Sinn Féin president Gerry Adams has revealed he plans to stand down as leader of the party next year.
Mr Adams also said he will not stand for election to the Irish parliament (Dail) at the next election.
Speaking at the Sinn Féin ard fhéis (party conference) in Dublin, Mr Adams said it would be his last as leader.
“Leadership means knowing when it’s time for change and that time is now,” the 69-year-old, who has been party president since 1983, said.
Analysis: BBC NI political editor Mark Devenport
So the build-up was justified – to paraphrase one of Gerry Adams’ most famous phrases, he is going away you know.
The precise date will depend on the party’s ard comhairle or ruling executive which is expected to meet within the next fortnight – they will in turn call an extraordinary ard fheis where a new leader will be elected.
Sinn Féin may hope that Mr Adams’ decision not to stand in the next Irish election will make any talks about a future coalition in Dublin more straightforward.
But the Fianna Fáil Leader Micheal Martin has repeated his view that Sinn Fein remains unacceptable as a partner in government.
Whatever the future brings, though, there’s no doubt Gerry Adams’ move marks an historic change as a leader who oversaw the republican movement’s journey between violence and peace gives way to another politician who will pursue Irish unity through more conventional parliamentary politics.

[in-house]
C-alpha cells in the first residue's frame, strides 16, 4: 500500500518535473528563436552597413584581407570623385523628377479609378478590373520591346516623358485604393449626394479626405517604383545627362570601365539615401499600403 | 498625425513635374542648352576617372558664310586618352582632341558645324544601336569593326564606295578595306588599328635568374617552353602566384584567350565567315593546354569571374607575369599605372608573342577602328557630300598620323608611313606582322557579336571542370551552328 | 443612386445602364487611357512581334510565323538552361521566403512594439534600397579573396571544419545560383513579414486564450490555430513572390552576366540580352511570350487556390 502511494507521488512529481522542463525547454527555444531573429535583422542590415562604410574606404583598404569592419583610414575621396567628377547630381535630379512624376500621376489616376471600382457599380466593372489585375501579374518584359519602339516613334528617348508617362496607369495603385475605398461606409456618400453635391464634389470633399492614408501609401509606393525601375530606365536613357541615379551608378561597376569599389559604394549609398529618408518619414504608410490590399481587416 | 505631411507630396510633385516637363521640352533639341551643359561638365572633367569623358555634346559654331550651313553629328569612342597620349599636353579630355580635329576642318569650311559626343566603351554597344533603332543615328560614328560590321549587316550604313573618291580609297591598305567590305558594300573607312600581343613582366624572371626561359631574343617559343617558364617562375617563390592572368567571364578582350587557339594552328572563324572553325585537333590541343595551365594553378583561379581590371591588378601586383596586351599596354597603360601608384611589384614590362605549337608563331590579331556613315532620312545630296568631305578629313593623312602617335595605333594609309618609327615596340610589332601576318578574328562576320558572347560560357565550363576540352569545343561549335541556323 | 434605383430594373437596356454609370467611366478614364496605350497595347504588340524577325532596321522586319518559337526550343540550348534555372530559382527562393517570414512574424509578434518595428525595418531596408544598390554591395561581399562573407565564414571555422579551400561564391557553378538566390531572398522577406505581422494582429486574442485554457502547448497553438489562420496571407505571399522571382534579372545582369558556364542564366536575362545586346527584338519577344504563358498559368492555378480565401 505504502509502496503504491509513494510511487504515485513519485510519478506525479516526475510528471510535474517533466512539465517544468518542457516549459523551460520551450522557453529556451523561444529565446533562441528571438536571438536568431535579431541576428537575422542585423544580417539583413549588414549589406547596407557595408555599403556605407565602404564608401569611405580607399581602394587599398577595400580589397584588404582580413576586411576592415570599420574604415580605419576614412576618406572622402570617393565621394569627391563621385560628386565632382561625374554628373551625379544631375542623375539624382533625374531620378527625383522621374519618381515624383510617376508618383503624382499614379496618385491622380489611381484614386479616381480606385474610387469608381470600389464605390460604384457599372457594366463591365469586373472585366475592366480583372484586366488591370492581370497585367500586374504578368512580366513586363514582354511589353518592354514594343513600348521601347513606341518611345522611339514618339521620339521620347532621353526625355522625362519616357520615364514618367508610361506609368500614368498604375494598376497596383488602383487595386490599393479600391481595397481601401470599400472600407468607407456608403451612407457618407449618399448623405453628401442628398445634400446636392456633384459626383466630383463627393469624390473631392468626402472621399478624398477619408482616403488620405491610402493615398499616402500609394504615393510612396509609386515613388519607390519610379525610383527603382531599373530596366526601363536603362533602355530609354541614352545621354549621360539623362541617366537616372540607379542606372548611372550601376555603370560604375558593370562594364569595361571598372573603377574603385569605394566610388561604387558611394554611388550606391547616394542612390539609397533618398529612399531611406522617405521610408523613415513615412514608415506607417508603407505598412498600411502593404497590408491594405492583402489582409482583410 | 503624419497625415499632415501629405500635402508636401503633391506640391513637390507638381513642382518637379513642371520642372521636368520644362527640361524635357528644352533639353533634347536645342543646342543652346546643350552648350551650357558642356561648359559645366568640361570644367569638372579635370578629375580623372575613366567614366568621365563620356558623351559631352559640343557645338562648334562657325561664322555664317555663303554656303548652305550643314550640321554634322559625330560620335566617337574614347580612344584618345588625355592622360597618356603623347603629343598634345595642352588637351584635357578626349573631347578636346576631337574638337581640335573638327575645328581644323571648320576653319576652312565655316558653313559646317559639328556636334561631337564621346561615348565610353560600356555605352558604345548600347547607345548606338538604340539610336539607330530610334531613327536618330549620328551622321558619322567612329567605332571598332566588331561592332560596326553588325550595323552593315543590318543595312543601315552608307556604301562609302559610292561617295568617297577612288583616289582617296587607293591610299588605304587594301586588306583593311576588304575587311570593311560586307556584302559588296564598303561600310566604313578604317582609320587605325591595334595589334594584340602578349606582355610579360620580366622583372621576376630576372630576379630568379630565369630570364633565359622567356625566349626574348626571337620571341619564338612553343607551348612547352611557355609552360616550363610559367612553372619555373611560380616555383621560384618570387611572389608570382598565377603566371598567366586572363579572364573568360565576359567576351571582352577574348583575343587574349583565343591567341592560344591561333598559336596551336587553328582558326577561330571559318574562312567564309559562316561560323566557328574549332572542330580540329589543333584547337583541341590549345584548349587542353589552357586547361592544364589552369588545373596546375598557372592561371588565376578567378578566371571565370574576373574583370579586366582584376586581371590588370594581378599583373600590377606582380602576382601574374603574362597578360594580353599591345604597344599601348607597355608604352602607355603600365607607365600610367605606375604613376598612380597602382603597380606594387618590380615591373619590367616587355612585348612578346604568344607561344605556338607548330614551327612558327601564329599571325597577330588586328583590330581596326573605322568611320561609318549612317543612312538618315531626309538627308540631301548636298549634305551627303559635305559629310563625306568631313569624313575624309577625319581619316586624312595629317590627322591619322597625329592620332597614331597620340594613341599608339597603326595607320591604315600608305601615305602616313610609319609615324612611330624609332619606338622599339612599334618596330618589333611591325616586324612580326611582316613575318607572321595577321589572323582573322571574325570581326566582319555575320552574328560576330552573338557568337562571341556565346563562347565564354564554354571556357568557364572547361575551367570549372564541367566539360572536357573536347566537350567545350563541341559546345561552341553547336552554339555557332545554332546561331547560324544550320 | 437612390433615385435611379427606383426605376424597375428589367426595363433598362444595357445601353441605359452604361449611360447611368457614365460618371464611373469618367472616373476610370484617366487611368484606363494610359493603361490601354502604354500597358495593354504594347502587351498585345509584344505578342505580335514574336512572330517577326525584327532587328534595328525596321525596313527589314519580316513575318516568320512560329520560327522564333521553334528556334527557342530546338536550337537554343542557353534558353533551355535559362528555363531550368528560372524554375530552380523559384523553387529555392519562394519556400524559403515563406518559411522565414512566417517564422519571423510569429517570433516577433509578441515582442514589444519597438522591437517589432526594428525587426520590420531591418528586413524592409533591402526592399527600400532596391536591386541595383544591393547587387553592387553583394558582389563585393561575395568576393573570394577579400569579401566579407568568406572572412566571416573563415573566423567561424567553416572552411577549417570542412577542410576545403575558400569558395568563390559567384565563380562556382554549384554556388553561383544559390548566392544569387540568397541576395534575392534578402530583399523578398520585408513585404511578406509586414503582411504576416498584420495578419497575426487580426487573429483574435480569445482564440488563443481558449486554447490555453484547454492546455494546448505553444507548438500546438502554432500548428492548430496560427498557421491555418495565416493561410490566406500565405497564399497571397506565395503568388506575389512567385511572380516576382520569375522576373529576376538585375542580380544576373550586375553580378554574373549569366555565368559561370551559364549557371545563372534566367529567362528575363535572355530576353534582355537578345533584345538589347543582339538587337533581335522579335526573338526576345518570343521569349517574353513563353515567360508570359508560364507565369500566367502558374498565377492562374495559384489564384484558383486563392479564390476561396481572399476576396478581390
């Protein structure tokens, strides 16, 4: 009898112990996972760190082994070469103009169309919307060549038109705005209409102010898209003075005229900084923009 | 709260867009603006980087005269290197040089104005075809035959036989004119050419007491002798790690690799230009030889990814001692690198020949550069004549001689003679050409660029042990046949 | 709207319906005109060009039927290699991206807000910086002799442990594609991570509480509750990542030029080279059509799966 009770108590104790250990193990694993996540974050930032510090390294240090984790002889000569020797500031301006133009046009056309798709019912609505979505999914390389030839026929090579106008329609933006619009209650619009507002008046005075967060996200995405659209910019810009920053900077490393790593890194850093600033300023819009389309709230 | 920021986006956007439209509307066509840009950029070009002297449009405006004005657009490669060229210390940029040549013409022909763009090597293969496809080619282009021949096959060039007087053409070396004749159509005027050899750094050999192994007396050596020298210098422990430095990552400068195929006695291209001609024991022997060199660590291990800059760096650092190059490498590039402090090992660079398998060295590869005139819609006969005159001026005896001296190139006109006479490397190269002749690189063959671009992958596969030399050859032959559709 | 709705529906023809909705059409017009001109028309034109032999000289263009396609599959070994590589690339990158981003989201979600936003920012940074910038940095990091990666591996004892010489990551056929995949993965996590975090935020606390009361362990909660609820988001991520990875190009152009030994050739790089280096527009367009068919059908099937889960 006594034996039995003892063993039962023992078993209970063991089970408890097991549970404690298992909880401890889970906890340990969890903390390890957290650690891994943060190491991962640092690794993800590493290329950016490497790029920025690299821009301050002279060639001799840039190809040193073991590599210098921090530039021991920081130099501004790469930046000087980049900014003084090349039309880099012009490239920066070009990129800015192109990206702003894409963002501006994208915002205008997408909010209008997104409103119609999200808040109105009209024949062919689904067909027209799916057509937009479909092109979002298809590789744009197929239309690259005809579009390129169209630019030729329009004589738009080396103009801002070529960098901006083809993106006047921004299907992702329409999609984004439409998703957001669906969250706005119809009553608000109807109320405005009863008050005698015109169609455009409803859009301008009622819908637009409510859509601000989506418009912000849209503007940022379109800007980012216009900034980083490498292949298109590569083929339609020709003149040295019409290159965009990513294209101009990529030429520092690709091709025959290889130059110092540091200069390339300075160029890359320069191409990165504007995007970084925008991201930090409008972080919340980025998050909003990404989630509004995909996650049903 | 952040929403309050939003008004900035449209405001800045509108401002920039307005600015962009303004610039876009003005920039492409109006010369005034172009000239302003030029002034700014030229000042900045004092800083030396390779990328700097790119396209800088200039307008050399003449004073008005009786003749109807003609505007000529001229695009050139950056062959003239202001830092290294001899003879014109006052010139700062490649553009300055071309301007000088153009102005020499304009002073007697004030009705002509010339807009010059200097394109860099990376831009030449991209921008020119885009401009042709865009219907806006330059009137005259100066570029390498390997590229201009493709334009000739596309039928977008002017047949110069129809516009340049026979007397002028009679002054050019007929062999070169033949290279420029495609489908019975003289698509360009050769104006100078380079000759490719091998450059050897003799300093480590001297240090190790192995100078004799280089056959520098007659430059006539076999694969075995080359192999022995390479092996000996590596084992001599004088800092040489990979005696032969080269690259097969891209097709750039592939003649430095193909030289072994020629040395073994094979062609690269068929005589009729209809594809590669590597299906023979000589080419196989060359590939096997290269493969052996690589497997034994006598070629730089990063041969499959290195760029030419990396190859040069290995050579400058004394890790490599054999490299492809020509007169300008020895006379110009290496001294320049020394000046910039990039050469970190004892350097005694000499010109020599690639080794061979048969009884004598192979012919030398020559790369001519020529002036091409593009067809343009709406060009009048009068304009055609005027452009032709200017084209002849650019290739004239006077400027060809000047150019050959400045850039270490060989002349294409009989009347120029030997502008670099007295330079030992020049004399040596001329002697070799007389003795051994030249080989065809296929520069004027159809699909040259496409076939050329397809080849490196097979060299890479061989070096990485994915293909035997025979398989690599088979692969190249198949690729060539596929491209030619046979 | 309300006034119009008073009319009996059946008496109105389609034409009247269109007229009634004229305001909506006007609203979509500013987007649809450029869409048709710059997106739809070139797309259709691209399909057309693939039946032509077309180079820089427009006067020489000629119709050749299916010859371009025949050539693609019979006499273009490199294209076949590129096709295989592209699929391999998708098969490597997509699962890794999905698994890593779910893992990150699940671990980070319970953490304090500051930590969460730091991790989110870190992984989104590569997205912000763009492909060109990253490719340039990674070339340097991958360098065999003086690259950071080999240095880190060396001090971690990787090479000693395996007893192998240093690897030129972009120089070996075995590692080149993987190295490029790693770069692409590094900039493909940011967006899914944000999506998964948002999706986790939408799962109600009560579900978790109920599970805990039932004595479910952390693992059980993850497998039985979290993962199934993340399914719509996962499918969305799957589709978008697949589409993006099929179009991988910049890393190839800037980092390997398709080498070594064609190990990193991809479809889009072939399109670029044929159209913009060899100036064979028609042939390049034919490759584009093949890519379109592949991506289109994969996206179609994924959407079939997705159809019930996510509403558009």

Mr Adams, the TD (member of the Irish parliament) for County Louth, said he would be asking the party leadership to agree a date in 2018 for a special party conference to elect a new leader.
“I have always seen myself as a team player, as a team builder,” he said.
“I have complete confidence in the leaders we elected this weekend and in the next generation of leaders.”
Mr Adams said the move was formulated along with party colleague Martin McGuinness before his death earlier this year.
It has already seen Michelle O’Neill, 40, take the role of Sinn Fein’s leader at Stormont.
Earlier, delegates at the conference voted in favour of a motion to hold a special ard fhéis three months after the departure of the party president.
The motion will allow for a leadership contest once the vacancy arises.
Delegates also voted to liberalise the party’s policy on abortion.
Party members voted in favour of allowing abortions where a pregnancy poses a risk to a woman’s health, including mental health.
There will be a referendum on abortion law in the Republic of Ireland in May or June of next year.
Sinn Féin’s previous position supported allowing terminations when a baby is expected to die in the womb or shortly after birth, and in cases of rape or incest.
Currently, the law in the Republic of Ireland only permits abortion when there is a real and substantial risk to a woman’s life. In Northern Ireland, terminations are only legal when continuing with a pregnancy poses a serious or permanent risk to a woman’s health.
Meanwhile, Sinn Féin’s Stormont leader has called on the Irish government to appoint a minister with responsibility for advancing Irish unity.
Michelle O’Neill told the party conference that a parliamentary committee in the Republic of Ireland should also be formed to look at a united Ireland.